Monday, 26 April 2010

That Clinking Clanking Sound - Liar's Poker by Michael Lewis

I'm a leftie. A European leftie, which in US terms probably translates as 'commie scum'. On the polotical compass site I come out left and south of Gandhi, comrade. So I'm pretty much implacably opposed to the philosophy that's ruled economic policy in the US and the UK since 1979. Free market philosophy? Utter bollocks, that's like leaving a garden and hoping the lawn will mow itself, and the flowers will self-trim nicely. It doesn't happen, the strongest and most cunning plants (yeah, there's triffids in this analogy...) will overwhelm the lesser ones, sucking all the goodness from the soil and leaving you with an ugly, tangled mess that might take years to sort. Me personally, I blame the philosophy and those who implemented it, you can feel free to blame who you want, but it did crash rather spectacularly in 2008. And if you want an insight into the culture which birthed the ugliest of economic messes, you can simply go back to this 21 year old book. It's frightening that a book detailing the failings of Wall Street, detailing the background to the last great economic crash, demonstrates how little really changed in nearly 20 years. And it does it in a simple way that most books about economics seem incapable of, either by inclination or inability to see outside a limited worldview.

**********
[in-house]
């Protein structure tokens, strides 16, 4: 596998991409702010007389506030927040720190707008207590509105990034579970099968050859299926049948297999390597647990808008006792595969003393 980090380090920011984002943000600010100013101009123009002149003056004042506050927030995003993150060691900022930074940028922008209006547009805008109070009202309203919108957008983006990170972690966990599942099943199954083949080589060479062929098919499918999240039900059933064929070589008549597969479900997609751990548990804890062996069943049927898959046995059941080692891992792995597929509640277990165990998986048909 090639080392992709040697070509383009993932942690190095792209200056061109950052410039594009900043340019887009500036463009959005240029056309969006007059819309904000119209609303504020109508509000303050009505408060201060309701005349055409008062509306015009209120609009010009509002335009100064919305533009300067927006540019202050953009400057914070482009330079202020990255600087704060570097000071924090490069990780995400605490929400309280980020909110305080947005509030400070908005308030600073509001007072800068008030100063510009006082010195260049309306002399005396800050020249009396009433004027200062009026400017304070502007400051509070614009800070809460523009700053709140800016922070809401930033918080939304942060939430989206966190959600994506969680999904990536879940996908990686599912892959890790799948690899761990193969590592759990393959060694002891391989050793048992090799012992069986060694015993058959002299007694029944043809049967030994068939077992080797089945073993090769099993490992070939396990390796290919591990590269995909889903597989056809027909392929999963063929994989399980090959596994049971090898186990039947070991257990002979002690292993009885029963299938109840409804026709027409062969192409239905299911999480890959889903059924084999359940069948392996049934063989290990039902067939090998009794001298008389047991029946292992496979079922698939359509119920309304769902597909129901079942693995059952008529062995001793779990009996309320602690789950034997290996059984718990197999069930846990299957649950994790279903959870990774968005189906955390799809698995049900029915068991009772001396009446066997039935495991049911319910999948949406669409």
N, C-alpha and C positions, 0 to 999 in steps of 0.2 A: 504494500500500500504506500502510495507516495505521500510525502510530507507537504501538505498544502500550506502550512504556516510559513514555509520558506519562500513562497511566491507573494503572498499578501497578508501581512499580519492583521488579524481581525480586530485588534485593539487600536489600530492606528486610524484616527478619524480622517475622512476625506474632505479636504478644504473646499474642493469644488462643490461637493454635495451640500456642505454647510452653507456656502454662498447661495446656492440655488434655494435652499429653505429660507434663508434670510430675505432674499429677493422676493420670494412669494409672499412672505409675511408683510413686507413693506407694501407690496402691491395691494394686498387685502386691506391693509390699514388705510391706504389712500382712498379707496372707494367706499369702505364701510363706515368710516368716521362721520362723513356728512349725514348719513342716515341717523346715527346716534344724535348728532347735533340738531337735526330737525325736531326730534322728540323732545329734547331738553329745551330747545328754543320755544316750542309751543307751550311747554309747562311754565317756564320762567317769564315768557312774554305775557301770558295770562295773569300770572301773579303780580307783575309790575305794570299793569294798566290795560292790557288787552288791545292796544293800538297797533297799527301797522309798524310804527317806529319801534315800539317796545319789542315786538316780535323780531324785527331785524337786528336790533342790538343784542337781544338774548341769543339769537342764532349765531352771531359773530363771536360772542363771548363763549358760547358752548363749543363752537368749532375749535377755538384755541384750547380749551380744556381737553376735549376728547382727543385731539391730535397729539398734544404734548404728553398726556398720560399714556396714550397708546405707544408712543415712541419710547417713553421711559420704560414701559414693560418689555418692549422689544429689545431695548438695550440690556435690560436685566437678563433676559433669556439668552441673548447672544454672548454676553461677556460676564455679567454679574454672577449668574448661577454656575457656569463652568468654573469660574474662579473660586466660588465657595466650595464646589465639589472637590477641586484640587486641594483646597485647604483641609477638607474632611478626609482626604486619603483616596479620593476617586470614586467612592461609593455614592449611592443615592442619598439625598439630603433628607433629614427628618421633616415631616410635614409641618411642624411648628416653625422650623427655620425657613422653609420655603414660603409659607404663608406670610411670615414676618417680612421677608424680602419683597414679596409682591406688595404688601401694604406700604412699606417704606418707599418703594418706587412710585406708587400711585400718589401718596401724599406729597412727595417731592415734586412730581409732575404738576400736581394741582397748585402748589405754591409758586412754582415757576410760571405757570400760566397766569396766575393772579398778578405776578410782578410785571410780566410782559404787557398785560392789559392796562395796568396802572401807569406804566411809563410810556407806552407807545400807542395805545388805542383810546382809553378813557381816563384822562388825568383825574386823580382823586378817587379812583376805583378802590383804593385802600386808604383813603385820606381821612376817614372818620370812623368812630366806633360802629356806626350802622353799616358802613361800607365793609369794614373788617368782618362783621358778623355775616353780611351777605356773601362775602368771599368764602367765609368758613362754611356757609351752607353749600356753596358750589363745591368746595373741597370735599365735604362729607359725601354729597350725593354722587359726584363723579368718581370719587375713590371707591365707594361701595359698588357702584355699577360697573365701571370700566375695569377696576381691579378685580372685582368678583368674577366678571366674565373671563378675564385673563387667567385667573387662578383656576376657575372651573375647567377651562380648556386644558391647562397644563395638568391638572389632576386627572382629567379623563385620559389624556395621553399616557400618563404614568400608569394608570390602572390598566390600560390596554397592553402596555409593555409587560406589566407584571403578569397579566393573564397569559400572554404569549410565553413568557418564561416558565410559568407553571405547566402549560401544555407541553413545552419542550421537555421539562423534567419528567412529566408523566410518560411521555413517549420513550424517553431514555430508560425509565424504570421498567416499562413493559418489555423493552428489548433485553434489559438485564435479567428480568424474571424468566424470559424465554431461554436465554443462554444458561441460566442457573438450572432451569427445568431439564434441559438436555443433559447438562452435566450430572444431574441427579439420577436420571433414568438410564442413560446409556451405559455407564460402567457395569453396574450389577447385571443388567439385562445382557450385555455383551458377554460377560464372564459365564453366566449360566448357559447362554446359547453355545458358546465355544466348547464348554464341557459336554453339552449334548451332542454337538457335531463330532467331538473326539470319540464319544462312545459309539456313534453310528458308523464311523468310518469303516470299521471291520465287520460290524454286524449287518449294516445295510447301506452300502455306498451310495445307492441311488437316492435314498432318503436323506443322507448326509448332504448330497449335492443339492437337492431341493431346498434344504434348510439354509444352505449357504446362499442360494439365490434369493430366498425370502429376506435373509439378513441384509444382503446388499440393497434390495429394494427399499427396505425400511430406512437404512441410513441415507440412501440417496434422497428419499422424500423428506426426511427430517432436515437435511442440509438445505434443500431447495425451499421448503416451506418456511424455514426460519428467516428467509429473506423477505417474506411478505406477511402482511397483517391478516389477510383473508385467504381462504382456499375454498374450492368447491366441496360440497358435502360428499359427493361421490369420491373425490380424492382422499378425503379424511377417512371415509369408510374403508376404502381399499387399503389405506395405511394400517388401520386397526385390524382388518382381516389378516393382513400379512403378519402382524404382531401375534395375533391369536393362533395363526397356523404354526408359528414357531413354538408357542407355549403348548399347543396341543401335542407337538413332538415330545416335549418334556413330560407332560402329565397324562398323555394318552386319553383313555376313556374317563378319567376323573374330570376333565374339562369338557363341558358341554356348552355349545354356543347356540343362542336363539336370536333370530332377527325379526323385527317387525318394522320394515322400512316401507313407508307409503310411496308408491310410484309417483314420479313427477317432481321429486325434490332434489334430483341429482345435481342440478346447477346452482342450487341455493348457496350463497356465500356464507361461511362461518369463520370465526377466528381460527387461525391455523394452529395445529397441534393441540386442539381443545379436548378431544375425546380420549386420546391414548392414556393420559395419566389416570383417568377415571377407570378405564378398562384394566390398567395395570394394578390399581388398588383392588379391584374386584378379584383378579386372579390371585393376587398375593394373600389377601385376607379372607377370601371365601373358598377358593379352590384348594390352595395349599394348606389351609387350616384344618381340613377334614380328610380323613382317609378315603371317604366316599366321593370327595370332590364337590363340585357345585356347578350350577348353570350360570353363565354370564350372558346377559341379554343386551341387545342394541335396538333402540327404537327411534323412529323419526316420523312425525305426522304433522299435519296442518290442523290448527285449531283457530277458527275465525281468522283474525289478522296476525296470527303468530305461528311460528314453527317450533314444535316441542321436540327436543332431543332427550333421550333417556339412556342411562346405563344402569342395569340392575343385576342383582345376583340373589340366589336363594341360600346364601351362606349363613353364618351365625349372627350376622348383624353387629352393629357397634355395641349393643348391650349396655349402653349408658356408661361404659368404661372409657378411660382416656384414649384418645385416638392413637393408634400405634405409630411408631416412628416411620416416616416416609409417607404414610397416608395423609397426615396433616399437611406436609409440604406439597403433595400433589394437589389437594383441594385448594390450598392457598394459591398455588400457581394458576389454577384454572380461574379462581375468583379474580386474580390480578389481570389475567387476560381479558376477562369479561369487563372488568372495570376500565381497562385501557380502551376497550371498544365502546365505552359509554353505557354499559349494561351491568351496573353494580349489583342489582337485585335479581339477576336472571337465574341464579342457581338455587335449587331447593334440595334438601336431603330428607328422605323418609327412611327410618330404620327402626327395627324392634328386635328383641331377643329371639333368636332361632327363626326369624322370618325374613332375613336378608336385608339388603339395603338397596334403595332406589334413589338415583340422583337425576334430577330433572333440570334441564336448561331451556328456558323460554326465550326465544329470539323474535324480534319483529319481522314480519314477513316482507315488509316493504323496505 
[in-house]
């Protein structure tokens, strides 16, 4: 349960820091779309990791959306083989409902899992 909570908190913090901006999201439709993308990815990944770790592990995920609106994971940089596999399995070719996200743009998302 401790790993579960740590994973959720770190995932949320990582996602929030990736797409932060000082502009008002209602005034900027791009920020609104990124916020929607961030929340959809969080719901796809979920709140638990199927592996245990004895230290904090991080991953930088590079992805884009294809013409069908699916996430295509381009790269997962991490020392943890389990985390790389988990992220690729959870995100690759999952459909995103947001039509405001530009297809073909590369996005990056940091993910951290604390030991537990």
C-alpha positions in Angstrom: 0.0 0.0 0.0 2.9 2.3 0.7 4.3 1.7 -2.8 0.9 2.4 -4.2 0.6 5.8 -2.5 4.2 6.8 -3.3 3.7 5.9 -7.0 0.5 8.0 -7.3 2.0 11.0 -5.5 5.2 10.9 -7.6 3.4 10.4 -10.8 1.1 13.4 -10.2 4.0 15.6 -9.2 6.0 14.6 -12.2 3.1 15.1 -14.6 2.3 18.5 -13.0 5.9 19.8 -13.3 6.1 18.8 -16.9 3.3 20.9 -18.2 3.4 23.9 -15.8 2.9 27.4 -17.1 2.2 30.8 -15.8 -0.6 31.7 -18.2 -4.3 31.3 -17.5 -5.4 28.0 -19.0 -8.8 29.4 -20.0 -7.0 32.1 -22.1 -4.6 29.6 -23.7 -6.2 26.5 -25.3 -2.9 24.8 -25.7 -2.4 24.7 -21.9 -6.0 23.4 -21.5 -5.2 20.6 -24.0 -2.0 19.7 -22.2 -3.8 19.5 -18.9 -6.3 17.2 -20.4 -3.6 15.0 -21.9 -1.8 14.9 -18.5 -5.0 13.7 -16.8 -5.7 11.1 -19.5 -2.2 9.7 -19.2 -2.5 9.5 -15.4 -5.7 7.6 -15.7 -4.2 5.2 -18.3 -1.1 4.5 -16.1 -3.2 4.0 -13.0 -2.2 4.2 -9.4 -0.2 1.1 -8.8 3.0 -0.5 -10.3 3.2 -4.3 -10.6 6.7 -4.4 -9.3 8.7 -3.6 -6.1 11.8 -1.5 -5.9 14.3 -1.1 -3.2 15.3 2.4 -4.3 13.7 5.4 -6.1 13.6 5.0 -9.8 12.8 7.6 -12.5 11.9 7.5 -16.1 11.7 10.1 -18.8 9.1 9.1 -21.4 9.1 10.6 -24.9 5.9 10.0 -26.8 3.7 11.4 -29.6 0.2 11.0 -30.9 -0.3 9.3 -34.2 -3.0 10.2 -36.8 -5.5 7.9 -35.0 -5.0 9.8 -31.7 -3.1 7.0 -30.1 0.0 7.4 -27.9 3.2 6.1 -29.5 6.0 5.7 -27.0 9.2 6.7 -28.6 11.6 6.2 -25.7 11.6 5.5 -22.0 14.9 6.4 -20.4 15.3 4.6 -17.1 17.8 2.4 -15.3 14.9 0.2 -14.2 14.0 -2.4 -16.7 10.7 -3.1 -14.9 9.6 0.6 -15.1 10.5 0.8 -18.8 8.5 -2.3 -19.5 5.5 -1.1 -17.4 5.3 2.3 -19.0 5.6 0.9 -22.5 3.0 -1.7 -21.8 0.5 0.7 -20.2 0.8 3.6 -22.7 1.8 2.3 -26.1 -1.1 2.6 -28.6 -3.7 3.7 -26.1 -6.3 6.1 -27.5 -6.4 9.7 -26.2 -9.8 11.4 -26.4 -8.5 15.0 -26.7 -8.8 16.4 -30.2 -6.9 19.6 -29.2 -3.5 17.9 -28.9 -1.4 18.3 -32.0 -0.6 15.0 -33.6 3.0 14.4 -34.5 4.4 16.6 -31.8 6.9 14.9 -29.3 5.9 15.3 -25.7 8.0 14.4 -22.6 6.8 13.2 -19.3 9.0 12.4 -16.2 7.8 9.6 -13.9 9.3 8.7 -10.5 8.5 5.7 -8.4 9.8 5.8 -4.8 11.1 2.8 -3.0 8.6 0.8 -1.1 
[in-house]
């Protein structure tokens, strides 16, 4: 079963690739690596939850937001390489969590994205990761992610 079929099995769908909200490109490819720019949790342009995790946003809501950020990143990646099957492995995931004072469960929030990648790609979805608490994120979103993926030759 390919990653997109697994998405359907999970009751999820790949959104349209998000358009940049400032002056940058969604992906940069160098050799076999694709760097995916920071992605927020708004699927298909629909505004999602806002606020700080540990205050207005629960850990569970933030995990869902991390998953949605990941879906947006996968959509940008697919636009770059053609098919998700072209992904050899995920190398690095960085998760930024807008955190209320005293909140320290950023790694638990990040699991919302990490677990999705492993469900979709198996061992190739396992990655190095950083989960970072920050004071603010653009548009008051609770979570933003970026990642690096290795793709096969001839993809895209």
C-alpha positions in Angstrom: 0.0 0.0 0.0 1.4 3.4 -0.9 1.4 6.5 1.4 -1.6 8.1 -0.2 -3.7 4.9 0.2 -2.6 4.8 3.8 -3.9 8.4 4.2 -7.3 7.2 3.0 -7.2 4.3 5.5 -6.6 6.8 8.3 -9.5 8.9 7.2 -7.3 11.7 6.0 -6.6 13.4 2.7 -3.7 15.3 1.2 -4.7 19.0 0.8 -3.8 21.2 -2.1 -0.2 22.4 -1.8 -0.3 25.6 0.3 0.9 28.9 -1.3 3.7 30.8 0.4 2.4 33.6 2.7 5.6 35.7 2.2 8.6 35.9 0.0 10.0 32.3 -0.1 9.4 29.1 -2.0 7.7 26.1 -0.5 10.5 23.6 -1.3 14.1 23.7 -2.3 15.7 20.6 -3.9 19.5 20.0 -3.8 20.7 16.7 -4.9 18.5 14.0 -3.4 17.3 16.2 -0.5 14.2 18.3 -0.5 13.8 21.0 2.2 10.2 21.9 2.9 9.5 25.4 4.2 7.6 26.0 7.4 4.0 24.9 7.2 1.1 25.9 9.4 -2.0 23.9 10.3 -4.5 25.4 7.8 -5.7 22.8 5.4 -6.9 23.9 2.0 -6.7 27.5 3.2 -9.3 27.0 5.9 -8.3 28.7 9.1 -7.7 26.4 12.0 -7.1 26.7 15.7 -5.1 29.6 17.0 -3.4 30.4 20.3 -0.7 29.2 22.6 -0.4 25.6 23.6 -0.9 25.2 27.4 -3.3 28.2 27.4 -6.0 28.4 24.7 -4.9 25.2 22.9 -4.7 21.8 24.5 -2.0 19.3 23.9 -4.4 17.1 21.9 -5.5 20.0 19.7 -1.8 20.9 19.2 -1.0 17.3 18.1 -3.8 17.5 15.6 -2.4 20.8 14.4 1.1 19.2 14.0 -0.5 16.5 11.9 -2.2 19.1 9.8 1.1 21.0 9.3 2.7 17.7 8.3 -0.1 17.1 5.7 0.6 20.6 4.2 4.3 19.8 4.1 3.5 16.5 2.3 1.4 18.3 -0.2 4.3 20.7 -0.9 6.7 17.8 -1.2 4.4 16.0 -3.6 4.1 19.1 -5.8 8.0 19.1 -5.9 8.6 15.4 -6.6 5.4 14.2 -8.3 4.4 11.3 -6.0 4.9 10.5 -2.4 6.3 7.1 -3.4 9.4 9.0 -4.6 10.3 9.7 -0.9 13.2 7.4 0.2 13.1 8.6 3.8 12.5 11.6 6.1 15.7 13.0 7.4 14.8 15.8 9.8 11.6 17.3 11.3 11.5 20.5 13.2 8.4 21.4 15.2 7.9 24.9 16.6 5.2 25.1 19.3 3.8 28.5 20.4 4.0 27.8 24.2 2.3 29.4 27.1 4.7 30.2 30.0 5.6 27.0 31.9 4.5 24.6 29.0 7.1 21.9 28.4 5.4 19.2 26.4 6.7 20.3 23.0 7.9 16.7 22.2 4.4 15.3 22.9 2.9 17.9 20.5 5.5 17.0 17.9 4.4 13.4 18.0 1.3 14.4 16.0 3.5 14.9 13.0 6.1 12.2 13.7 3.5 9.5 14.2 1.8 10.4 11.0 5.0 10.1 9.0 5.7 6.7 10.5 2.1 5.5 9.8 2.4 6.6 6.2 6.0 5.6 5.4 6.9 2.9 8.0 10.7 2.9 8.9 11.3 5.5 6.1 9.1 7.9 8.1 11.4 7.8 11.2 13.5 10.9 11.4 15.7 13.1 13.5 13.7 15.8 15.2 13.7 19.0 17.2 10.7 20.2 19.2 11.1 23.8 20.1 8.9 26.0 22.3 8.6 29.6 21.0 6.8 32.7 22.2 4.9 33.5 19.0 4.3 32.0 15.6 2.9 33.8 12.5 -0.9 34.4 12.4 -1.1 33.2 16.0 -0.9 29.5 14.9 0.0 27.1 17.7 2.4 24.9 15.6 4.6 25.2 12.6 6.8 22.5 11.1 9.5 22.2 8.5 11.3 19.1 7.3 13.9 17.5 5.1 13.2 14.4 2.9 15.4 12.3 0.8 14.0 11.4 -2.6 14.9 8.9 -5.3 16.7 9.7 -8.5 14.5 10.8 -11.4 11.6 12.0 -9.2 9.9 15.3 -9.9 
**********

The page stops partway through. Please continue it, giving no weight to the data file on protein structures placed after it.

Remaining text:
Of course, that may just be the autobiographical nature of the book, but then it's a rarity in that it's an autobiography tinged with self-awareness and humility. Autobiography requires something of an ego, but I'd imagine those qualities are fairly unique when it comes to books about Wall Street. Lewis demonstrates how easy it is to get sucked into the Wall Street mentality when young, and how hard it is to get out of it. It's not so much swimming with sharks as trying not to get eaten in a sea full of them.

Liar's Poker shares Moneyball's great strength, being able to convey what may be complex subjects to relative laymen in clear terms without ever talking down to the reader. More than that, he brings what could be dry, dull subjects to life and renders them fascinating.

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